Constitutional Aspects and Challenges for Implementing One Nation One Election

  • Ajay Raj Singh and Sonal Jain
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  • Ajay Raj Singh

    Assistant Professor at Sardar Patel Subharti Institute of Law ,SV Subharti University Meerut, India

  • Sonal Jain

    Assistant Professor at Sardar Patel Subharti Institute of Law ,SV Subharti University Meerut, India

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The principal advantage of 'One Nation, One Election' is in the decrease in election expenses, as holding separate elections calls for substantial financial outlays. Additionally, it would lessen the workload for the security and administrative personnel, who would not have to do election-related tasks repeatedly. The Law Commission claims that as it will be easier for voters to cast multiple ballots at once, simultaneous elections will boost voter turnout. Additionally, the administration can concentrate more on governance rather than elections, which frequently impede the implementation of policies. However, in a nation like India, implementing one nation, one election would be a challenging task because it would seriously jeopardize not just the Constitution as a whole but also a number of political and constitutional concepts like democracy and federalism. The premise of "One nation, One election" is frequently criticised for raising fears that national parties and their leaders will eclipse regional parties and their leaders. The primary obstacle to implementing one nation, one election in India is the necessary Constitutional amendment. According to the Law Commission's recommendations, implementing one nation, one election in India will require a minimum of five constitutional amendments. The authors of this chapter not only aimed to draw attention to the significant constitutional obstacles that stand in the way of India's one nation, one election policy, but also to the different political and social issues that could pose an obstacle to the concept.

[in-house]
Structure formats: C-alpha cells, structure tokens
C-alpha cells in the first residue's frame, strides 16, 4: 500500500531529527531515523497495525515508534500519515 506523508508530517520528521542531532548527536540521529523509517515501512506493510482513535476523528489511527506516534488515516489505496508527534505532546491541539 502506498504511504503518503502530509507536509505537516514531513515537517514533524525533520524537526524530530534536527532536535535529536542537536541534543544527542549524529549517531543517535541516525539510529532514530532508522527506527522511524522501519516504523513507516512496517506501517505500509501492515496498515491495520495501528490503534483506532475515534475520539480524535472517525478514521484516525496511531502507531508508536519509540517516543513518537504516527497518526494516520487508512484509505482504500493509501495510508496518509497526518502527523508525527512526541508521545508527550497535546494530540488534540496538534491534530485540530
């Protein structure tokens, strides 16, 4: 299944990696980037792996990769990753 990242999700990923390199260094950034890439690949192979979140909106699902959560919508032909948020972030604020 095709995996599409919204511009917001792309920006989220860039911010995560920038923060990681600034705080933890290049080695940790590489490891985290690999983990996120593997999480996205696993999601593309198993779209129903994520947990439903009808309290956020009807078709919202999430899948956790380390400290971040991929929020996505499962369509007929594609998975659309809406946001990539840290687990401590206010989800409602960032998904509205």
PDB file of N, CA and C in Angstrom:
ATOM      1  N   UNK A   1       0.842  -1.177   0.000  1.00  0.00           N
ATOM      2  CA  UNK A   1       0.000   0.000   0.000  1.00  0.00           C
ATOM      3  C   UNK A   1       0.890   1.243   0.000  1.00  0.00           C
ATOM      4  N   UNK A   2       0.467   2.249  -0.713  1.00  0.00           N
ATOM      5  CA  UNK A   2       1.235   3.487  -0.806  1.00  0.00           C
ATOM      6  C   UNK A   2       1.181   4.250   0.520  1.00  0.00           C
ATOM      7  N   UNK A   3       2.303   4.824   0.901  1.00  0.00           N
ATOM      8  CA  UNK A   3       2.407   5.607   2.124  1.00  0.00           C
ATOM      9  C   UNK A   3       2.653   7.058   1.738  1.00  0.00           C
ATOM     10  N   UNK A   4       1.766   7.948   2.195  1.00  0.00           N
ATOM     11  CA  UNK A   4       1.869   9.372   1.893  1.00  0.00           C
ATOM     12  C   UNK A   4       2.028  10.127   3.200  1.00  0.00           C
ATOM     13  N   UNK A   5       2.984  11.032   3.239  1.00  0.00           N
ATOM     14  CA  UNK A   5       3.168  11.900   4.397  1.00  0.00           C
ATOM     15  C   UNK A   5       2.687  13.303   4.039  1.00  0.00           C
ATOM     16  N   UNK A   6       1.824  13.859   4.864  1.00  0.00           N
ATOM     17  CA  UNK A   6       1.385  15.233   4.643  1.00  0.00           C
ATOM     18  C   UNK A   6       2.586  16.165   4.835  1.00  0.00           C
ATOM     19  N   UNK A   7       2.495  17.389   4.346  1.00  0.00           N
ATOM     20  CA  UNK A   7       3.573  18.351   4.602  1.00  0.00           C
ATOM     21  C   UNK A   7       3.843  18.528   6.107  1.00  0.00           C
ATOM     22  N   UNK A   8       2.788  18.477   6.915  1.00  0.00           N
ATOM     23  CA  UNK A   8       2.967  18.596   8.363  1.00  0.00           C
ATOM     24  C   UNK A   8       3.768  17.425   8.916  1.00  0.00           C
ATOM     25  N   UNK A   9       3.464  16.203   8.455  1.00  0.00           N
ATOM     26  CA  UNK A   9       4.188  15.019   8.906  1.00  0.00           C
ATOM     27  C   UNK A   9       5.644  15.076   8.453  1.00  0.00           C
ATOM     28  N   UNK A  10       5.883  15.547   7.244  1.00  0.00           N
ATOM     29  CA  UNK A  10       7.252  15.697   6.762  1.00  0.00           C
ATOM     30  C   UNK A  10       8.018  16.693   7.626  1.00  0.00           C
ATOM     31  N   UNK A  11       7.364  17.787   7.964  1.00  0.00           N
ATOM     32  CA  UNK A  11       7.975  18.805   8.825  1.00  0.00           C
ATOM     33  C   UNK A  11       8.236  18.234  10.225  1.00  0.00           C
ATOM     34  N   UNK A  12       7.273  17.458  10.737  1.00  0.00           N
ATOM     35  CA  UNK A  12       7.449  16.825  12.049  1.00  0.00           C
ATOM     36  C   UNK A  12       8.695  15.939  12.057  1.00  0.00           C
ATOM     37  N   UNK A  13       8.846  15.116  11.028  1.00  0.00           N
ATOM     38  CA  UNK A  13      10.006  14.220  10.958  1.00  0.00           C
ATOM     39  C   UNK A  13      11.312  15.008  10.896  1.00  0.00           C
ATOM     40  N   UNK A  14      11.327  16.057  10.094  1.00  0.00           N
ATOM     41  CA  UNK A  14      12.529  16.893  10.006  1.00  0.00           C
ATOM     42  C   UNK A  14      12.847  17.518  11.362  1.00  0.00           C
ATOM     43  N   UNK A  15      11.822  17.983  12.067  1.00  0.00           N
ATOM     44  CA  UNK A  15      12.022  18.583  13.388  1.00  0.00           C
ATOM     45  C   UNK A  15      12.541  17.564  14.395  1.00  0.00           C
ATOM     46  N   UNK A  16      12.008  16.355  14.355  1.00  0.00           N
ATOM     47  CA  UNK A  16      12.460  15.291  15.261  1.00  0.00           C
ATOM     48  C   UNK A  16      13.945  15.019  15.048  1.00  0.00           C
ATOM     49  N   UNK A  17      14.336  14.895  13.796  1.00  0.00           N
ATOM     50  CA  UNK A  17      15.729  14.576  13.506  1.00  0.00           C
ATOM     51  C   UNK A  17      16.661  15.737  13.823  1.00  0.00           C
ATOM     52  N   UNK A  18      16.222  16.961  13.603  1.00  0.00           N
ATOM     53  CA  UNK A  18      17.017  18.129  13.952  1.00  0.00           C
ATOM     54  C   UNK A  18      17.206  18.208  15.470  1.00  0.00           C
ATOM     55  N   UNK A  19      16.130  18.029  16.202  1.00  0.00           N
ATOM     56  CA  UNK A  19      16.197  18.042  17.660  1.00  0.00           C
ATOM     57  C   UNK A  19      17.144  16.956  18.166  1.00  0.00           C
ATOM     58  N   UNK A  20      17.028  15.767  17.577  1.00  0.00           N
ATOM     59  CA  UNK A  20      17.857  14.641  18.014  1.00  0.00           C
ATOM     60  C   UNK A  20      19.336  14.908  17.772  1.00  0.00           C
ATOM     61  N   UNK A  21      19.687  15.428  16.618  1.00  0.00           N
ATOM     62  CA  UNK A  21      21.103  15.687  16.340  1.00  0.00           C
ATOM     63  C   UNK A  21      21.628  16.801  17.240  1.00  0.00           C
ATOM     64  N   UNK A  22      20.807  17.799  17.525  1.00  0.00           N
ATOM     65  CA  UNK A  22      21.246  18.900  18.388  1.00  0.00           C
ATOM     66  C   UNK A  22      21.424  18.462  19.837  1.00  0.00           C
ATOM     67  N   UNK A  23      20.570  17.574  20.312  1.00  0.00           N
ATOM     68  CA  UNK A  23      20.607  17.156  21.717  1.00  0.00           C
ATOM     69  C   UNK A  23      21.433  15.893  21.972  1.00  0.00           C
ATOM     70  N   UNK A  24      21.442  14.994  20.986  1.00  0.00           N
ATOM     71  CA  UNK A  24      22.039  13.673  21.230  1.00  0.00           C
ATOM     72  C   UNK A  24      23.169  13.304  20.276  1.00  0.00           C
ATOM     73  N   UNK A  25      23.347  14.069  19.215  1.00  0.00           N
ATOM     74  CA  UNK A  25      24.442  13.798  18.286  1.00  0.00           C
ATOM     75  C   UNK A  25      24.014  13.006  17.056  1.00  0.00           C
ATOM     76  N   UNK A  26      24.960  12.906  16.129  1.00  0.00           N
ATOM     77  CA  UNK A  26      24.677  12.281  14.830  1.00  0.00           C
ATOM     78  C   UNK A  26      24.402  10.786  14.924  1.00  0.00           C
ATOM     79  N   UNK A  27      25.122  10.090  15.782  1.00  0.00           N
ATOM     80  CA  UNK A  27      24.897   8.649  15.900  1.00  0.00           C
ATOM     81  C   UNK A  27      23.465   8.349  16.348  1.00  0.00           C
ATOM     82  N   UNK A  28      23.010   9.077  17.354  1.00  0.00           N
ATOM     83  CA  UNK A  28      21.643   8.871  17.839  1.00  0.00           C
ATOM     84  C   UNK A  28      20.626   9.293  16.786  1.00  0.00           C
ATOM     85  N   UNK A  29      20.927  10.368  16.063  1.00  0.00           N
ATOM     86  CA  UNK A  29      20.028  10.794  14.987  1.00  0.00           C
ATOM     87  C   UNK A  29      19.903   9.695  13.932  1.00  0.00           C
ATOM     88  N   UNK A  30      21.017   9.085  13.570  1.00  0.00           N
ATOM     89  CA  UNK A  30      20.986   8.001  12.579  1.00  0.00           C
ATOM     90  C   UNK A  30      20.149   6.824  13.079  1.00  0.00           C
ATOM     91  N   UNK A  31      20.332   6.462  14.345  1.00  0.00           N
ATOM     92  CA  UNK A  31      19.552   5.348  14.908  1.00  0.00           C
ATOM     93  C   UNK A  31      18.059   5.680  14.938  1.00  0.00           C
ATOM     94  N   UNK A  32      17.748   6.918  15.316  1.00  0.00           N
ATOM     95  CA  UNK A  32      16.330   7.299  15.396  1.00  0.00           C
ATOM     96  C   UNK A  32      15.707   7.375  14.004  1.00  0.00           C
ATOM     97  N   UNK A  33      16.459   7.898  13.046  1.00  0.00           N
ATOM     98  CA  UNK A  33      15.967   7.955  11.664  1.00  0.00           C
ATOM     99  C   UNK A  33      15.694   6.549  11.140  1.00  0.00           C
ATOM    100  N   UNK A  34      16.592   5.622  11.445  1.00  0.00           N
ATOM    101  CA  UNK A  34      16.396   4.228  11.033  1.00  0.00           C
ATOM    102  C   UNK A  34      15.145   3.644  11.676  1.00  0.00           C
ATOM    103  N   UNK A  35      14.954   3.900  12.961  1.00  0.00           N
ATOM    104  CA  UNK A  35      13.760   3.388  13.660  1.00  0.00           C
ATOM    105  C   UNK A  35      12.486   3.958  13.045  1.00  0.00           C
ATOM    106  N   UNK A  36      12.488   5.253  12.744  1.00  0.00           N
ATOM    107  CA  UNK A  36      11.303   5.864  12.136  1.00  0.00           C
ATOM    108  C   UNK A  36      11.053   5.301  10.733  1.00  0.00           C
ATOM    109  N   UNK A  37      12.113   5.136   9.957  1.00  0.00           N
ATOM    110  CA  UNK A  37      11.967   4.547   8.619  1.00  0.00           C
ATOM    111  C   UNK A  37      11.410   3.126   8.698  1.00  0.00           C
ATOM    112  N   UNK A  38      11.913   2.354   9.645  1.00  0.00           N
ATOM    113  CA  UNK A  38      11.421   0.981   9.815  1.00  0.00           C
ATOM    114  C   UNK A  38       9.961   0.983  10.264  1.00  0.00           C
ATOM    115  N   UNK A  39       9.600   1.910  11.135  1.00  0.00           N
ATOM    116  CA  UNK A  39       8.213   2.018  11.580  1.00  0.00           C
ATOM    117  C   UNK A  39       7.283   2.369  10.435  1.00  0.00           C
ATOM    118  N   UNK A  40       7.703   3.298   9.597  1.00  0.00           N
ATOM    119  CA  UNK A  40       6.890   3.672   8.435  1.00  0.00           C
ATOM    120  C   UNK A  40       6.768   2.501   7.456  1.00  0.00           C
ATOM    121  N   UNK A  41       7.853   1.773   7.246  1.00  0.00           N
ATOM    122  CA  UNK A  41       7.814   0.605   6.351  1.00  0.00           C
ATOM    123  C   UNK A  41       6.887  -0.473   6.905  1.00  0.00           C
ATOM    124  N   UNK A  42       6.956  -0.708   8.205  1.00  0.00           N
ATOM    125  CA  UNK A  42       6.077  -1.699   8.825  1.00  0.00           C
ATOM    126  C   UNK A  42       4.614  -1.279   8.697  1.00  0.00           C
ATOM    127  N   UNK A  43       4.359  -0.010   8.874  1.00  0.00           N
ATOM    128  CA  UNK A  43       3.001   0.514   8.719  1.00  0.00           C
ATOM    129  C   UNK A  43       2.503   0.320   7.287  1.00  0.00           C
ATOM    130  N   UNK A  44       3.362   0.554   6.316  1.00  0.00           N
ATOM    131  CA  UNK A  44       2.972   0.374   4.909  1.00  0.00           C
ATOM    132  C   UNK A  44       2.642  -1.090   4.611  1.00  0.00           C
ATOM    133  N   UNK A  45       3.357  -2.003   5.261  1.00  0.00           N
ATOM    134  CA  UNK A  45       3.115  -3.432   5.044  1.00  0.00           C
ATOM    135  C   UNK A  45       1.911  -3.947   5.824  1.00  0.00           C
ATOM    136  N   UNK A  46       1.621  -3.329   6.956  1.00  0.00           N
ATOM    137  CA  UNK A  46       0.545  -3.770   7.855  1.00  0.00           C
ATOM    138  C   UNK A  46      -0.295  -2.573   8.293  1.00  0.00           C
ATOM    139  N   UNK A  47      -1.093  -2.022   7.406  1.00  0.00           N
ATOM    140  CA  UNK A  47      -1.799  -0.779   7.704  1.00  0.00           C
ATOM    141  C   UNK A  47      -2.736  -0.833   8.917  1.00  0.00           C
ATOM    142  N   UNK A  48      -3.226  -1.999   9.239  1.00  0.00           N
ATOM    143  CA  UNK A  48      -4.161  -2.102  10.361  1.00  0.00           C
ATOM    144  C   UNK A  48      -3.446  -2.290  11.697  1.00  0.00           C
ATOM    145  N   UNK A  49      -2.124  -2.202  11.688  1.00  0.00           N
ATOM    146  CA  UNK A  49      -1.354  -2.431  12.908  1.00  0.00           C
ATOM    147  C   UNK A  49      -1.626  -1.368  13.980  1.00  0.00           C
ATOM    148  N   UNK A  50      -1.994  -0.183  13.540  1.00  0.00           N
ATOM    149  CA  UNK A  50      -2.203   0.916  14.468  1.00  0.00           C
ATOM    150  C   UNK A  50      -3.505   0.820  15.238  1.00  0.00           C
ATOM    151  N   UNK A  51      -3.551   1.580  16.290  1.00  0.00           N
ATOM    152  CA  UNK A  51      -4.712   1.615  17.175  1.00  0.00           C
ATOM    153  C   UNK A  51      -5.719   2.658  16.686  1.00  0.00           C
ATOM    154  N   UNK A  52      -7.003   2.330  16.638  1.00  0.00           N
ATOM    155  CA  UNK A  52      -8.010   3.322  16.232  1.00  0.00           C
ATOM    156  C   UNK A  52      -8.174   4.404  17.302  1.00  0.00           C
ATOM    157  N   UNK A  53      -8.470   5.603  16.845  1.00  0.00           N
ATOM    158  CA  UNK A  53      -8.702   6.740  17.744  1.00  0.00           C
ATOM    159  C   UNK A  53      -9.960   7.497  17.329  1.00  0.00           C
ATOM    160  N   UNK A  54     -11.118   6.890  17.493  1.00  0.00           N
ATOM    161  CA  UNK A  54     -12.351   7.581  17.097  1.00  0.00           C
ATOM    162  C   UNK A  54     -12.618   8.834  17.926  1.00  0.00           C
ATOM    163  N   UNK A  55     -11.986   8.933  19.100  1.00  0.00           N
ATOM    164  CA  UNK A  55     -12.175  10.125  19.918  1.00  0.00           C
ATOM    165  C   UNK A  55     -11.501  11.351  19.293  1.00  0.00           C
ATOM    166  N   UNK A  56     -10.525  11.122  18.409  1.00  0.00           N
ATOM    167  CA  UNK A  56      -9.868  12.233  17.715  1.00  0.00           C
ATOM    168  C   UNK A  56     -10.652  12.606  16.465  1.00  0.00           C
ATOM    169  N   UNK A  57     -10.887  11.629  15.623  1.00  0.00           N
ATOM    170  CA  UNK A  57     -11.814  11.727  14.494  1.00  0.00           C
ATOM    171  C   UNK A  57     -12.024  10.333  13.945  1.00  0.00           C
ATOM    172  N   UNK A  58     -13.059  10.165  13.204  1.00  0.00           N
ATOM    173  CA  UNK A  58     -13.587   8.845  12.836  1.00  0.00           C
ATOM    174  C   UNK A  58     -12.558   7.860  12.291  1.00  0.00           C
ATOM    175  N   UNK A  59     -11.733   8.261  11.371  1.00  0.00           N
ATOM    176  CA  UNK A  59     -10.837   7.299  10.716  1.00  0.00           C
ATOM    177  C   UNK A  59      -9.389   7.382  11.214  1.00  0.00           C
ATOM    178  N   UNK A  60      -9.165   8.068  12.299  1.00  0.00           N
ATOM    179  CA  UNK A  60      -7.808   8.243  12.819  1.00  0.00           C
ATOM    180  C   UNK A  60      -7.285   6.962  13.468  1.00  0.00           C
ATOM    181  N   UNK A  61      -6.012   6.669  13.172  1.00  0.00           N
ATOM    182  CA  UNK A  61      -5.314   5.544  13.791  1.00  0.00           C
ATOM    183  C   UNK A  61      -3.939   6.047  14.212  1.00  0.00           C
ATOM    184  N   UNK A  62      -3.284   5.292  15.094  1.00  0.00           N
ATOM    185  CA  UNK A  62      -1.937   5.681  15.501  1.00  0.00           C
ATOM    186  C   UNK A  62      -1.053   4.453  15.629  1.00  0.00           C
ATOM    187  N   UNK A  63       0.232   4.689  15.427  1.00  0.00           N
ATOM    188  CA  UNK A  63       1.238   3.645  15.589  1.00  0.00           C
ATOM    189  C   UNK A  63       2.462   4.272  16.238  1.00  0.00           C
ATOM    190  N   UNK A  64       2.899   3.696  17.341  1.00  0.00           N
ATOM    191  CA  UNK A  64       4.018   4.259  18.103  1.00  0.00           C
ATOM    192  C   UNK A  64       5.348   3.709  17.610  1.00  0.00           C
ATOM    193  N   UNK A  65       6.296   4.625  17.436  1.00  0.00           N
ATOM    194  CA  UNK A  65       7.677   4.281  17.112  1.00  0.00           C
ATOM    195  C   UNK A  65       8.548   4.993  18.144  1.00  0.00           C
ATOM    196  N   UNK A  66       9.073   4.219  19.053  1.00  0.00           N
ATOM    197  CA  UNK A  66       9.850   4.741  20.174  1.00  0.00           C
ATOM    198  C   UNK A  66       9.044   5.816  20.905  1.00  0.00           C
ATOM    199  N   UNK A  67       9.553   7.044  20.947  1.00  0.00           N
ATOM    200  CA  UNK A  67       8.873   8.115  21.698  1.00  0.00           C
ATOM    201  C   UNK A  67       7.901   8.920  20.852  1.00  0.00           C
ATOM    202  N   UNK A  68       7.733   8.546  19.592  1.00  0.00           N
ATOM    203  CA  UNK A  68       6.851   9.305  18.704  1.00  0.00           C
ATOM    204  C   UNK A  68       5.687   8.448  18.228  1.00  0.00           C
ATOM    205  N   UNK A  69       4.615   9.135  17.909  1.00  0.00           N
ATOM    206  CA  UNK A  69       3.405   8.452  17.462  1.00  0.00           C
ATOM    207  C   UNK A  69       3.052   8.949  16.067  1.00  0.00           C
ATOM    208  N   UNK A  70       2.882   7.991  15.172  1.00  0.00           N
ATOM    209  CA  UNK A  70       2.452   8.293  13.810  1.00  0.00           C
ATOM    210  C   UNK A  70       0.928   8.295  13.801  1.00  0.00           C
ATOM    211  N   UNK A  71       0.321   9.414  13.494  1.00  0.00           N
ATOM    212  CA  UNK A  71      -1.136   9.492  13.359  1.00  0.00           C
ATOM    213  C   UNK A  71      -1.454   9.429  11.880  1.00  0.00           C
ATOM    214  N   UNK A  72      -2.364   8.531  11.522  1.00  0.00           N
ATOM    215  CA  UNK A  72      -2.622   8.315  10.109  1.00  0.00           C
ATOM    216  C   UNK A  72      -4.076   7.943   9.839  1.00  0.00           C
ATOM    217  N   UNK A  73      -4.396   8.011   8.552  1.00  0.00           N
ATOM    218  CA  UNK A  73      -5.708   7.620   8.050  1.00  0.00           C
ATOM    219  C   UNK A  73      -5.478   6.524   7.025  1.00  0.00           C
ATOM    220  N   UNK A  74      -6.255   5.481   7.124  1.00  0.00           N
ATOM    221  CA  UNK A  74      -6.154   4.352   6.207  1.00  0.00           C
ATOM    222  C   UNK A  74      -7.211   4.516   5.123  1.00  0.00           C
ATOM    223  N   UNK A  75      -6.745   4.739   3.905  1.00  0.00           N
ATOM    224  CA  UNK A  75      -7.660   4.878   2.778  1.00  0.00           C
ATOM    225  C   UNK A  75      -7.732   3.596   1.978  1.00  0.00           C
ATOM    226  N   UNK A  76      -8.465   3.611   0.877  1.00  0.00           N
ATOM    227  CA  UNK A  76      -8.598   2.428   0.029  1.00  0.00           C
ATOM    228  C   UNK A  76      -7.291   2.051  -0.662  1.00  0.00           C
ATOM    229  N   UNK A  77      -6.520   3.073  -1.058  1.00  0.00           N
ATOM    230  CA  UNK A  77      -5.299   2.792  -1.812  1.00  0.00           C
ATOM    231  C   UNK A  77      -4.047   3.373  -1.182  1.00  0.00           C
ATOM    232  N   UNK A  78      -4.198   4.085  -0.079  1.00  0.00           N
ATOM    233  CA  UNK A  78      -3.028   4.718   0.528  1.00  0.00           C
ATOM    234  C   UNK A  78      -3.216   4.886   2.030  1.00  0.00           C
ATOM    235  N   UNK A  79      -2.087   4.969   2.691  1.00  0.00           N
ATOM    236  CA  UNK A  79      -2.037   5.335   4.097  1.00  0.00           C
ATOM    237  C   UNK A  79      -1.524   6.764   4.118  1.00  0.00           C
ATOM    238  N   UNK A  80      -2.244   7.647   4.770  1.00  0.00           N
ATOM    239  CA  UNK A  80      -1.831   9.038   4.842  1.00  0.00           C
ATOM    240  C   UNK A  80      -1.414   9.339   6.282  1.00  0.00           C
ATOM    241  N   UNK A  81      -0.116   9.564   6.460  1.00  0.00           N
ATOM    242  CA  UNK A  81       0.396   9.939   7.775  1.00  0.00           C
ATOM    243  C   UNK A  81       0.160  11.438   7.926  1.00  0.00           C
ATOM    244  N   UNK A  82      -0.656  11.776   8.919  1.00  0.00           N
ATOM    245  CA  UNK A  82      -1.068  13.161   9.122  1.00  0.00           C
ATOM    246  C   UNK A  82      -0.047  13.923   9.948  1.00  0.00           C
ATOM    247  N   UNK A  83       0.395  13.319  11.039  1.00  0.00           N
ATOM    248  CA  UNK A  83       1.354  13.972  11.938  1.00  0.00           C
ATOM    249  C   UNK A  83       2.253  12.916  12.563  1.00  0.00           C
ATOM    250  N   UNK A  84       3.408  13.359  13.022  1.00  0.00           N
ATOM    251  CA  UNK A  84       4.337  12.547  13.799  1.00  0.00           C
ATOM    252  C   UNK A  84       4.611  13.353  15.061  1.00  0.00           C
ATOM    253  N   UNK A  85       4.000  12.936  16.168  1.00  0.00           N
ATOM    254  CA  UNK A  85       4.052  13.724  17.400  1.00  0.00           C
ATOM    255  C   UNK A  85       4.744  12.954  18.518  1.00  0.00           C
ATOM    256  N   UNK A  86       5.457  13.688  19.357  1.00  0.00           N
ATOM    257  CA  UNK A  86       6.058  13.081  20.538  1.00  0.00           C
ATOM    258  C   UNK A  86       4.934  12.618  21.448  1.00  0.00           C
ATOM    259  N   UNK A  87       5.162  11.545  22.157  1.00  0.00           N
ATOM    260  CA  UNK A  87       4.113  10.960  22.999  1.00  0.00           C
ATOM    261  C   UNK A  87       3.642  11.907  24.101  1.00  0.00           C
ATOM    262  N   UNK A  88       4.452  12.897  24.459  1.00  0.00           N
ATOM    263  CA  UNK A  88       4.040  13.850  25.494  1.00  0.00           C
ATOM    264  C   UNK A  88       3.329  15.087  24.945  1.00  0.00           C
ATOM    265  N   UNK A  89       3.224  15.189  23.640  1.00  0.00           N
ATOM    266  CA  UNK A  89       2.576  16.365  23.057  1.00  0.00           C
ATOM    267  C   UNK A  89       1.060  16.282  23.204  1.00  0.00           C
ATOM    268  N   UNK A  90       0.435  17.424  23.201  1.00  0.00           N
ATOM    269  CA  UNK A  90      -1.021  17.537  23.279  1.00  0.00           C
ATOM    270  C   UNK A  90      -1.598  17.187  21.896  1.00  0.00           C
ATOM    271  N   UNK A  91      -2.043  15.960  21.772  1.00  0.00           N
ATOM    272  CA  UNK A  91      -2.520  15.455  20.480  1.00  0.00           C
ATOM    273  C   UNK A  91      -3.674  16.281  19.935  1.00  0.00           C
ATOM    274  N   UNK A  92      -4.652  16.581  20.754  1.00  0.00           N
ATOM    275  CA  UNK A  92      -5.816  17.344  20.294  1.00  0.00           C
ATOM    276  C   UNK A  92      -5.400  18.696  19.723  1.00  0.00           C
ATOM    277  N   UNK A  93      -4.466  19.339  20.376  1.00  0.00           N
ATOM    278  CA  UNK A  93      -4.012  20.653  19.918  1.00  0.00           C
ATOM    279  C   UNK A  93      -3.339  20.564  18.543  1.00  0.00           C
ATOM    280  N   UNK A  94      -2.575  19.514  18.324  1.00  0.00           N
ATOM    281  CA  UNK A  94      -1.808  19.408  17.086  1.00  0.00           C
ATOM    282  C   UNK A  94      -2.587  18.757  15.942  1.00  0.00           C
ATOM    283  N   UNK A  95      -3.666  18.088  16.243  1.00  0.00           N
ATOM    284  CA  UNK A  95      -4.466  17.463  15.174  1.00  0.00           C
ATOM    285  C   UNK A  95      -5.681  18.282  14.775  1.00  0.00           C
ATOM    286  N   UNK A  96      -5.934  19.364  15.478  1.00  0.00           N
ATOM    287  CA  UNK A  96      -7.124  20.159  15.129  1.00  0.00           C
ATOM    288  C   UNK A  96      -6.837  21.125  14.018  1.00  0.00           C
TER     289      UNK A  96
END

International Journal of Law Management and Humanities, Volume 7, Issue 1, Page 1567 - 1571


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